I believe the secret to my grandmother Grace’s biscuits is that she would talk to them, saying, “Rise, Mr. Biscuit, rise!” And they would. Her buttermilk biscuits were quite similar to these, made with whole milk, but sometimes she’d substitute buttermilk and use baking soda instead of baking powder.
I find that biscuits made with European-style high-fat butter have less water and therefore taste and look a lot better. After you have made the dough, carefully pat it down with your hands and fold it over two or three times; it’s the layers that make biscuits so flaky. Let the dough rest for half an hour or so, roll it out to the thickness you like, then cut it into circles and bake it.
Makes about 1 dozen
2 cups all-purpose flour, plus more for dusting
2 tablespoons baking powder
2 teaspoons sugar
1 teaspoon salt
5 tablespoons cold butter, preferably European style, diced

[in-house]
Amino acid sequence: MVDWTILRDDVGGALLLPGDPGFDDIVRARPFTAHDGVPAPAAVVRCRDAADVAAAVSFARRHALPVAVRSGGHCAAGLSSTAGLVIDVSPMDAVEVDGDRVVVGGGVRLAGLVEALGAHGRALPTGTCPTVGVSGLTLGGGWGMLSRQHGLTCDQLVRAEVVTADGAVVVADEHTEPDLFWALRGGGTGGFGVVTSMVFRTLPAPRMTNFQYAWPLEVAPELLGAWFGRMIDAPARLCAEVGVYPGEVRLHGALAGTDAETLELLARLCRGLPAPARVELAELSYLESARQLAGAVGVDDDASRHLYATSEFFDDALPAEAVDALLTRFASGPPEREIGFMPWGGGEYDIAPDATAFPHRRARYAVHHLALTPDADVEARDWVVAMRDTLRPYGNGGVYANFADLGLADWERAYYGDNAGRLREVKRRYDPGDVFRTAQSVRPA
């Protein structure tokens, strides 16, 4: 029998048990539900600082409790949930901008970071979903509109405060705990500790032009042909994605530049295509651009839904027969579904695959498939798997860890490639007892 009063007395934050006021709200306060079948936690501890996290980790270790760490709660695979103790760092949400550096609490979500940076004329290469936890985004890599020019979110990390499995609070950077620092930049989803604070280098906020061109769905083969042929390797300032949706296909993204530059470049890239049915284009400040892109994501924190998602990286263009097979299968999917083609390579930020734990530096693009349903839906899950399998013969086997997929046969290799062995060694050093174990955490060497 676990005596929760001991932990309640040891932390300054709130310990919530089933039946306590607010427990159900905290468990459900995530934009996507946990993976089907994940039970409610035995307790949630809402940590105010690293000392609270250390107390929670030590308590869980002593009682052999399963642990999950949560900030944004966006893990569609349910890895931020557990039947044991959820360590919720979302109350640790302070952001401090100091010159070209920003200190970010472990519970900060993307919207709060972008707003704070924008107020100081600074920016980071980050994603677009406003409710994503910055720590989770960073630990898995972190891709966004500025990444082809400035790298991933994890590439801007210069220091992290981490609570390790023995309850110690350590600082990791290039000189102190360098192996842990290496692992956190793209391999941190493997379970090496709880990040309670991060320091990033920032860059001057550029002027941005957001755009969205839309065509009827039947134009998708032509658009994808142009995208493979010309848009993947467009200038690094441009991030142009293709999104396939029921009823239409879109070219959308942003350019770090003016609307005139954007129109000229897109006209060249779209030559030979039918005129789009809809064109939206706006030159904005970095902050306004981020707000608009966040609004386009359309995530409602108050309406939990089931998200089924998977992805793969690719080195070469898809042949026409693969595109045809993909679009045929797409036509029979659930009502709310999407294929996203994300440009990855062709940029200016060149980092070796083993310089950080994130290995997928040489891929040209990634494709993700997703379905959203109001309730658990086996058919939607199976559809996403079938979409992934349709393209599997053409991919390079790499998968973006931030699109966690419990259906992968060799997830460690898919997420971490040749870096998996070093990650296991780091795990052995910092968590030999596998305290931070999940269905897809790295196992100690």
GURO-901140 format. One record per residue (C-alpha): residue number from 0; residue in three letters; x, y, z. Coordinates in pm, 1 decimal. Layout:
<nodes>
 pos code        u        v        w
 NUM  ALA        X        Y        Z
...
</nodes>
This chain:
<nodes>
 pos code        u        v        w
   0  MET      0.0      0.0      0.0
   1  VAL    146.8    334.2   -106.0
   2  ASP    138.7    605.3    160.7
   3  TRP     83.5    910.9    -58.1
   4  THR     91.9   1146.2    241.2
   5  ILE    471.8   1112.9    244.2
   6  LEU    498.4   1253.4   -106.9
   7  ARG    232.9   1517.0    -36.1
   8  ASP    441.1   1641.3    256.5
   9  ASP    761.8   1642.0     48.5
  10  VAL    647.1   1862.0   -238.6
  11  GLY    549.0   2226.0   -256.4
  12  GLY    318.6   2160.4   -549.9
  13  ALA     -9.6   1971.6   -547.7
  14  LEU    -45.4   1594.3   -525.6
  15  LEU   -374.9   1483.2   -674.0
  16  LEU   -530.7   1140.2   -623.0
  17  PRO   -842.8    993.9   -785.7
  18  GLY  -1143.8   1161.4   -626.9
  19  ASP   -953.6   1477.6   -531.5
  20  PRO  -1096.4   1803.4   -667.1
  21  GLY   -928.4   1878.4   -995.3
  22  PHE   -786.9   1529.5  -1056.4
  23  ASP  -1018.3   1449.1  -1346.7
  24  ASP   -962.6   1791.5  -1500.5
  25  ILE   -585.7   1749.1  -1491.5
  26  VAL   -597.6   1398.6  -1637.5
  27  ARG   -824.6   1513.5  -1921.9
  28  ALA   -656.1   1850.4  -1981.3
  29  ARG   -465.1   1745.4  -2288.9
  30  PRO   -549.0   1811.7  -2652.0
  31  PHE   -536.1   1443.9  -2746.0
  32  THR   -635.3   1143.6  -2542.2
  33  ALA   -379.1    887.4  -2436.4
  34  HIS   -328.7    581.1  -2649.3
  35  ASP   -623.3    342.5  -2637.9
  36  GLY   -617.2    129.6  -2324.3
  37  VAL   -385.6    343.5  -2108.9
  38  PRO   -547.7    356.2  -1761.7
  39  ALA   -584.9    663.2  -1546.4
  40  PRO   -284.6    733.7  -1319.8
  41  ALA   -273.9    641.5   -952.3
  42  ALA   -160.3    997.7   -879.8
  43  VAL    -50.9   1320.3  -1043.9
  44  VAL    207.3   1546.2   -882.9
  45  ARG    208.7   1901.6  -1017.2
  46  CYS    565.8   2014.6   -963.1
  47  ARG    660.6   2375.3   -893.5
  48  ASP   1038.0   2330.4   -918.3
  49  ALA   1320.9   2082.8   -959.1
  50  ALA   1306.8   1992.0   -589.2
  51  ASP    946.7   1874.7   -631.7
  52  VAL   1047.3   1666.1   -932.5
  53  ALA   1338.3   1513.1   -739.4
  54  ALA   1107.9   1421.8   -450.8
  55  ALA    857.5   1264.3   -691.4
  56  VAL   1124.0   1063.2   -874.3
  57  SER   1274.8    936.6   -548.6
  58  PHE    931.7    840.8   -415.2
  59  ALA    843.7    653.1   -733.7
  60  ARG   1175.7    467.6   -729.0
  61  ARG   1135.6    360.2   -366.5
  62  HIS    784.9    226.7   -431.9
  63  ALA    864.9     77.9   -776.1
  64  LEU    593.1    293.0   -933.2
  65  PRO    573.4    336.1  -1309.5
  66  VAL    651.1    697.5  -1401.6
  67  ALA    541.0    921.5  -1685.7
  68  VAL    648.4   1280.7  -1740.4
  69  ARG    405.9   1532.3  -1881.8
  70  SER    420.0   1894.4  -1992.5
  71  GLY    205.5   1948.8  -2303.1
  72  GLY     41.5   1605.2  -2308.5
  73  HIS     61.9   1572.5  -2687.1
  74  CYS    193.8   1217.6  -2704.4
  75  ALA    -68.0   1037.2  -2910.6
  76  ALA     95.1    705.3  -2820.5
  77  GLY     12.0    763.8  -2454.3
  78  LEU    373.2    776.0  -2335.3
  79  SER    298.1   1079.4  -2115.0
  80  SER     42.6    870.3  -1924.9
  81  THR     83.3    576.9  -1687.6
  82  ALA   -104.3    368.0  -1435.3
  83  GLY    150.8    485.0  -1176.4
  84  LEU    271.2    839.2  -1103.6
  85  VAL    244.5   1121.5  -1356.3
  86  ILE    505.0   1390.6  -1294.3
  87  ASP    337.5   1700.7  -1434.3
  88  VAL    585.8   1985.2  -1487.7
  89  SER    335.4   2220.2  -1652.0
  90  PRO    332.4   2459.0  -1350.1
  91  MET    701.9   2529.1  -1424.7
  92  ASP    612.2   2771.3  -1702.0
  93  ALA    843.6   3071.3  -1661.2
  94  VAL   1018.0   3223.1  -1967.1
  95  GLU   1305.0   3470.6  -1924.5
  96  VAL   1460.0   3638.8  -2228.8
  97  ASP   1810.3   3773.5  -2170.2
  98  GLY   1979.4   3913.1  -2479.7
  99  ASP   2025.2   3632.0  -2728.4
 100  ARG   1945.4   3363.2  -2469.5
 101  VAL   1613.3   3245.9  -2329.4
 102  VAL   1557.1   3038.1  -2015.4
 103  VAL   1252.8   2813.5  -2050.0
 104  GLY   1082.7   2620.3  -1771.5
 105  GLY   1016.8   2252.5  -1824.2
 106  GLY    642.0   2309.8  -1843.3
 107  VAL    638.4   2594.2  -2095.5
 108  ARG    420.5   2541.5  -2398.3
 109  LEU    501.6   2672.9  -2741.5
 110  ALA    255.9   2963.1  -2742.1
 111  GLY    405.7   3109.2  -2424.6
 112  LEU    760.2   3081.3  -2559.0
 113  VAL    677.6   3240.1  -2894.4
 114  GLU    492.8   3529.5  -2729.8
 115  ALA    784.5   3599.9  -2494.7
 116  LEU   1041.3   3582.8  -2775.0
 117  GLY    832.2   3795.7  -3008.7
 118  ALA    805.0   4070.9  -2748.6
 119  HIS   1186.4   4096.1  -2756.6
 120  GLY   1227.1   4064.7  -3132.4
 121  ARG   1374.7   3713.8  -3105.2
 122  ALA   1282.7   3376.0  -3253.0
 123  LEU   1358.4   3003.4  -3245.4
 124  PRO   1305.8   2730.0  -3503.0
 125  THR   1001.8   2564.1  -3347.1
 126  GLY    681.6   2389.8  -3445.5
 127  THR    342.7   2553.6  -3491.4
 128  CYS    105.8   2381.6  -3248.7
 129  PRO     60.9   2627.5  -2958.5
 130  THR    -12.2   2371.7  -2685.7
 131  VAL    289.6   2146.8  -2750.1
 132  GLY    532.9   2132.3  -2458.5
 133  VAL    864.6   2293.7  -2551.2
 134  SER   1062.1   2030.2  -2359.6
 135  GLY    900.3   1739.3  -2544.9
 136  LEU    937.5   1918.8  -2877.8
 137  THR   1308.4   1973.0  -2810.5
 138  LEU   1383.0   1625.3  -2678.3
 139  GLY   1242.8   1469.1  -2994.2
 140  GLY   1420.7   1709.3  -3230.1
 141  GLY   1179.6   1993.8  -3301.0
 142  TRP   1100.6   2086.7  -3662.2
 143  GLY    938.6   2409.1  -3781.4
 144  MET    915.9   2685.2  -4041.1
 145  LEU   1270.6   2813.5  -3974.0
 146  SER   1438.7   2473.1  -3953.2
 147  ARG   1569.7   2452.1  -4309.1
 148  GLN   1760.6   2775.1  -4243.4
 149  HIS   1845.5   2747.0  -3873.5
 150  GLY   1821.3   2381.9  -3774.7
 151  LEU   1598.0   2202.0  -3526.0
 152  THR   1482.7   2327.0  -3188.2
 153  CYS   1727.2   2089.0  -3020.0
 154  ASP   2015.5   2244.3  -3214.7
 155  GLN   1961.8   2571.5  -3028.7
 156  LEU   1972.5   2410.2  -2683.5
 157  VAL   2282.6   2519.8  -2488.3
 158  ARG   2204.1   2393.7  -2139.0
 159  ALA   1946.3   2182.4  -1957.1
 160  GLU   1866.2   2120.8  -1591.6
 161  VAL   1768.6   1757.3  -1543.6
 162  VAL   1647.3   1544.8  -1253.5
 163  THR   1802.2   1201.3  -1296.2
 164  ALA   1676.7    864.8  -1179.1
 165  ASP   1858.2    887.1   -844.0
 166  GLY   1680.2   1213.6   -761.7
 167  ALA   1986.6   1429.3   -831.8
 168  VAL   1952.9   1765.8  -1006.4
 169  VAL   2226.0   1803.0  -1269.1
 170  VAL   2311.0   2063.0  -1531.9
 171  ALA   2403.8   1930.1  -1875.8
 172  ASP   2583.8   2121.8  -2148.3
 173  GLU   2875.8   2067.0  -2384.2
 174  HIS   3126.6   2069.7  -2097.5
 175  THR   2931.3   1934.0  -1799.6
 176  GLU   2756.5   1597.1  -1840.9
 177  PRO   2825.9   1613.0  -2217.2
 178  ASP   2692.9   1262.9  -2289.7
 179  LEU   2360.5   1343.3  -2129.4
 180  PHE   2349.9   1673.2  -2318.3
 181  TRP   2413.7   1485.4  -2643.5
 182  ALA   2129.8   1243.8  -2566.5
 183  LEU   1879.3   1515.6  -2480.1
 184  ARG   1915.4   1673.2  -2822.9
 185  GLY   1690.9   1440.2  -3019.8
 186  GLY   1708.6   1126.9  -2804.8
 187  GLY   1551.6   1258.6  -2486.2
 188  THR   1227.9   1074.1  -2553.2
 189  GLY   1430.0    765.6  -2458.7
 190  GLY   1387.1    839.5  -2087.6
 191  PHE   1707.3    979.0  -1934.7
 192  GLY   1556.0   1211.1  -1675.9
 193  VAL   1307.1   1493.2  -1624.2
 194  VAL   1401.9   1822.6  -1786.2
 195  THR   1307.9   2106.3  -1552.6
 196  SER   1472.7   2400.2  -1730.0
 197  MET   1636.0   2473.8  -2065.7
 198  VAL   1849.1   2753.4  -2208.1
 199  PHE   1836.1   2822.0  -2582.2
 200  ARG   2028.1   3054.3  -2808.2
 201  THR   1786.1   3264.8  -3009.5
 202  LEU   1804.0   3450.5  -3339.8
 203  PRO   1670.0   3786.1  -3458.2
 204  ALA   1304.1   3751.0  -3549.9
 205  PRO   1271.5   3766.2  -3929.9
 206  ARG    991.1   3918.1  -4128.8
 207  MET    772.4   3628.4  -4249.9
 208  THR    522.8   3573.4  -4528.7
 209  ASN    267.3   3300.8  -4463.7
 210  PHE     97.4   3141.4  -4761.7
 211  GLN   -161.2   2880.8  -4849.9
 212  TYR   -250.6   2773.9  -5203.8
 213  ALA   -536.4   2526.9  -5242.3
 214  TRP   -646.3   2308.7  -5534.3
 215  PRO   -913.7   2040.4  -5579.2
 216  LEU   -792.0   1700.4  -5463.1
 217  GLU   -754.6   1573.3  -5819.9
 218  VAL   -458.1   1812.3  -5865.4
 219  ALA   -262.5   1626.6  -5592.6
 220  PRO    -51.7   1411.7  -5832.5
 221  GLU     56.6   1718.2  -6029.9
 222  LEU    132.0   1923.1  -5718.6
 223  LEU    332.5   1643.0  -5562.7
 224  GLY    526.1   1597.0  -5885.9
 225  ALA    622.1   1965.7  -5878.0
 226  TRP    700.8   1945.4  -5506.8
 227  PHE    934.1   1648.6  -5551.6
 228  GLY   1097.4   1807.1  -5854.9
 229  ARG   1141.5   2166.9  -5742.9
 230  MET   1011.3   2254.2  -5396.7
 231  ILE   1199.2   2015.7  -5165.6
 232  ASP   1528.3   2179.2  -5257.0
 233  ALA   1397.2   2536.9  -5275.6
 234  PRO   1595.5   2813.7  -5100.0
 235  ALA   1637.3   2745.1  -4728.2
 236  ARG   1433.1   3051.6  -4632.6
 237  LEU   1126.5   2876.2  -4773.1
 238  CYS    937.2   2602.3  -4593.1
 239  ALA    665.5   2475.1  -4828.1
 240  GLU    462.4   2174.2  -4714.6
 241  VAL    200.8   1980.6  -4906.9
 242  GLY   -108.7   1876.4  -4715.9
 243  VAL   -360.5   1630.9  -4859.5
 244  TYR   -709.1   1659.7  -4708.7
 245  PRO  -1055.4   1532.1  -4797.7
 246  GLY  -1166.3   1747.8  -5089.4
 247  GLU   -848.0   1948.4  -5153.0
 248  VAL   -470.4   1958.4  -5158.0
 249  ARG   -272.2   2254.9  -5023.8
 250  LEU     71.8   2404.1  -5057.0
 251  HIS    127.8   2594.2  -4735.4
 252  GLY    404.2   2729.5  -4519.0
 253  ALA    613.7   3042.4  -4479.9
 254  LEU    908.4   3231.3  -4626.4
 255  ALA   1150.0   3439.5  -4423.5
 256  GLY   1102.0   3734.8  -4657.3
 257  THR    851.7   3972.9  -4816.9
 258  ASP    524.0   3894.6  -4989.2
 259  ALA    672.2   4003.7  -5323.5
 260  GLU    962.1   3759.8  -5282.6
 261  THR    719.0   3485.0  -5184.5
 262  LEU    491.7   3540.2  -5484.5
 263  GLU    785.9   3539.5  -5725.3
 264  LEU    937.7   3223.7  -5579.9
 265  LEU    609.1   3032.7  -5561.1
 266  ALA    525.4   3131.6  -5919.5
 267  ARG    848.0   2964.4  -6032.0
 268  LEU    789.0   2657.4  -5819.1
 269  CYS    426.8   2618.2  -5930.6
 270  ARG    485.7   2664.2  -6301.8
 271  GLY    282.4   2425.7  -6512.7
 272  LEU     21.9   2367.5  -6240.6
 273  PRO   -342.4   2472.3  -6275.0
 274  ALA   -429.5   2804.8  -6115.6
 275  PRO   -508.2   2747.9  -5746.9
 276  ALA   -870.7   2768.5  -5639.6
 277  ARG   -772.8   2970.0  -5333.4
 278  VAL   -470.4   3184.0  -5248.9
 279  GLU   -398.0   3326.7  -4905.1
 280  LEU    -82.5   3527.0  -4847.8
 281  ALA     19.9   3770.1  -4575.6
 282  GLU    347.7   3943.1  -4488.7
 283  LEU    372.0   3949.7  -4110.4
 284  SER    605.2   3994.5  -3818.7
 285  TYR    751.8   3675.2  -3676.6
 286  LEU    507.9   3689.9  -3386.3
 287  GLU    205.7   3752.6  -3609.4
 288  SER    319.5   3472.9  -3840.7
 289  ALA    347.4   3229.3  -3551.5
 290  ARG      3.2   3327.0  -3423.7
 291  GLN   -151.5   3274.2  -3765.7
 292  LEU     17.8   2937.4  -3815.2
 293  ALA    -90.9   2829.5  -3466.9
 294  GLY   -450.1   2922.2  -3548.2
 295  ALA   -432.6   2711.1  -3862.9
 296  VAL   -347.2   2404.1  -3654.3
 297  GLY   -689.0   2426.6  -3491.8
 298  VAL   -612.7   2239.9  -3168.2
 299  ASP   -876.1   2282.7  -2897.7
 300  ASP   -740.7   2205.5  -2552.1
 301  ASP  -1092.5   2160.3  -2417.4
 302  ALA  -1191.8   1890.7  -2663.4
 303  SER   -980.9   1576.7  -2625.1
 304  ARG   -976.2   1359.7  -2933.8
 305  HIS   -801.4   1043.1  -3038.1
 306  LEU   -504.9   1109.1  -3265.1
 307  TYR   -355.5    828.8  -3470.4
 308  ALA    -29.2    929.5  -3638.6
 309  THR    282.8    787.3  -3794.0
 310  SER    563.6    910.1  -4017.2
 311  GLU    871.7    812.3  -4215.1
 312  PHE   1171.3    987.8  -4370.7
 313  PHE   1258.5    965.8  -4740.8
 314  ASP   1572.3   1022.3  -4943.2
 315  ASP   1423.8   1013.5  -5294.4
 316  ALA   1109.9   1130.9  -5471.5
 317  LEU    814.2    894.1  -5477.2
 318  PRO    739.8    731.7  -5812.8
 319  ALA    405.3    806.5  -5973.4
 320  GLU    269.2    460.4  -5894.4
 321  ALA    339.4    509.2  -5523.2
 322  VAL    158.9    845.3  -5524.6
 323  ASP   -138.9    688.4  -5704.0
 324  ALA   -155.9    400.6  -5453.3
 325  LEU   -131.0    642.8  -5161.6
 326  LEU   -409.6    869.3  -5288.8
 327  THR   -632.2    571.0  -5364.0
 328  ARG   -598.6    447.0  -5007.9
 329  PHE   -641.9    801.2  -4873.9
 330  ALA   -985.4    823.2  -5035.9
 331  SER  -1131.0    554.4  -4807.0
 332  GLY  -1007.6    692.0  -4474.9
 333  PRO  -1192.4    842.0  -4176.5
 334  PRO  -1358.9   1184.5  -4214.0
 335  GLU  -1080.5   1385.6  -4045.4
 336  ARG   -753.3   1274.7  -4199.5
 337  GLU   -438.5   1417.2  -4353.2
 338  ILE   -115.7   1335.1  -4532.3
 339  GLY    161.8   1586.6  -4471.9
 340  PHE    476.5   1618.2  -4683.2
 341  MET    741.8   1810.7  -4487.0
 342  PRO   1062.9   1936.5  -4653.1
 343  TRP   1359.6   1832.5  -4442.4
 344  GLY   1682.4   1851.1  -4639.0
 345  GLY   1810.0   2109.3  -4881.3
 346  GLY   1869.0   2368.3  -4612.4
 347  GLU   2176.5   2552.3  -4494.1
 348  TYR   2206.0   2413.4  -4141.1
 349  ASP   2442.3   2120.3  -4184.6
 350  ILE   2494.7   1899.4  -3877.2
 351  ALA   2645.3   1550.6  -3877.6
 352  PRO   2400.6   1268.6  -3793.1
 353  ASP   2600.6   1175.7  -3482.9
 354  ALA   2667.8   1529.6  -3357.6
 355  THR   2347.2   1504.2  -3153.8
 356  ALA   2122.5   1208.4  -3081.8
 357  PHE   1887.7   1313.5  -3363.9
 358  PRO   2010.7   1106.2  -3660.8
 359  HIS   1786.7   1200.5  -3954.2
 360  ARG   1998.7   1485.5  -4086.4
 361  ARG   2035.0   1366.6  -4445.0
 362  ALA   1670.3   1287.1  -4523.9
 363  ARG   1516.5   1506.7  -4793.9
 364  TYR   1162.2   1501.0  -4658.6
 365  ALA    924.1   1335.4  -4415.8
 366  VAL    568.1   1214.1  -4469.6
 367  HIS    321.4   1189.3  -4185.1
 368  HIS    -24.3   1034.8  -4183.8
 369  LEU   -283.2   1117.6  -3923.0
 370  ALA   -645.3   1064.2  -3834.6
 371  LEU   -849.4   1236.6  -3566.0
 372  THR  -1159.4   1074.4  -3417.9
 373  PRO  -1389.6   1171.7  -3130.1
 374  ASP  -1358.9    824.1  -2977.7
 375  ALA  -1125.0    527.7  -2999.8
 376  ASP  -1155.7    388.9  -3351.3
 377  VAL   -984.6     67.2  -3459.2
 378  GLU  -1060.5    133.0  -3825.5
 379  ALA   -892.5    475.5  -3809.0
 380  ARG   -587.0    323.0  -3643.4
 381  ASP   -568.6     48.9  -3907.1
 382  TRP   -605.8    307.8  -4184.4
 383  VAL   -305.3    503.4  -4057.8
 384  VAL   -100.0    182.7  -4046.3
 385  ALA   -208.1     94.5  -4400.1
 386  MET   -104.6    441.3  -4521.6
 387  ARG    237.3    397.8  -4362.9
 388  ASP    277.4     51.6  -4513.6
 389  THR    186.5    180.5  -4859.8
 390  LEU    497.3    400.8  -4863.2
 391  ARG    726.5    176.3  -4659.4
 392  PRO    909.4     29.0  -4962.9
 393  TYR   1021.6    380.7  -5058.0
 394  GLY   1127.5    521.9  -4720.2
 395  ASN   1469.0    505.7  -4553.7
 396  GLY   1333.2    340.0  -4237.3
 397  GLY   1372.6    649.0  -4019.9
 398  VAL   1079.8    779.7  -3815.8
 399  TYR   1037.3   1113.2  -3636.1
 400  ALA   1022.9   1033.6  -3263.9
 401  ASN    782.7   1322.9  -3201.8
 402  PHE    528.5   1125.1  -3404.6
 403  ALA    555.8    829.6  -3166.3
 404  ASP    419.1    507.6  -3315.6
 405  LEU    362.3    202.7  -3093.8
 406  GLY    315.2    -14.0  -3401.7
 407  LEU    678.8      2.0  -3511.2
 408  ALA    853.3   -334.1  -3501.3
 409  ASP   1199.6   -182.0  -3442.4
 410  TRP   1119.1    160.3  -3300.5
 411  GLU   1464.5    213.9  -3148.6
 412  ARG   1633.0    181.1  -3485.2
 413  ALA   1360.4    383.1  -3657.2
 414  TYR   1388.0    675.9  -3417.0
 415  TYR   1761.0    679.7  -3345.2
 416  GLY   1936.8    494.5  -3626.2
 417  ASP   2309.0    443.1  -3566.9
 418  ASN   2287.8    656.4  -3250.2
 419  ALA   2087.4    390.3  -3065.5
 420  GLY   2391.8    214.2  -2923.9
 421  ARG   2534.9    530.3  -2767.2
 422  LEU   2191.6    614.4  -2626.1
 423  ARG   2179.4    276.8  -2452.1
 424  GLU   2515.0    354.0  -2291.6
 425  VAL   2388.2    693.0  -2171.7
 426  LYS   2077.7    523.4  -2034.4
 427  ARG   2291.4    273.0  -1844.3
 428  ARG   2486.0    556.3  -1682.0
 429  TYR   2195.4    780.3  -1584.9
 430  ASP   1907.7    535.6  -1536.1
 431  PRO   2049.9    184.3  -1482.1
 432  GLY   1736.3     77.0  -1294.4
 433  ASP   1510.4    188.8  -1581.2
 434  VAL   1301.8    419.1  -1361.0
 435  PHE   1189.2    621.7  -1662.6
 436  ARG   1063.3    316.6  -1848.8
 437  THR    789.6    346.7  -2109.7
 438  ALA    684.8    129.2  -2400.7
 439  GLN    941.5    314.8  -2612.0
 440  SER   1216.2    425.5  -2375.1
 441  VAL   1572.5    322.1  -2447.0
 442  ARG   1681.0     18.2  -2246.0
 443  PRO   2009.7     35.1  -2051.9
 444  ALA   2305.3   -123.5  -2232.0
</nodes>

1 cup whole milk
1. Preheat the oven to 425°F. Sift the flour, baking powder, sugar, and salt into a mixing bowl. Using a fork or a pastry cutter, cut the butter into the flour until it resembles cornmeal. Add the milk, stirring until the dough just comes together to form a ball.
2. Turn the dough out onto a well-floured surface. Gently pat the dough down with your hands and fold it over on itself. Pat the dough down and fold it over once or twice more. Loosely cover the dough with a clean kitchen towel and let it rest for a half hour or so.
3. Being careful not to overwork the dough, roll it out until it is 3/4 to 1 inch thick. Cut dough into biscuits using whatever cutter you like. Grandmother used an inverted juice glass, which was really an old preserves jar. For more biscuits, use a smaller glass.
4. Place the biscuits on a cookie sheet and bake until uniformly golden brown, 10–14 minutes.
Reprinted with permission from My New Orleans: The Cookbook, by John Besh., © September 2009 Andrews McMeel Publishing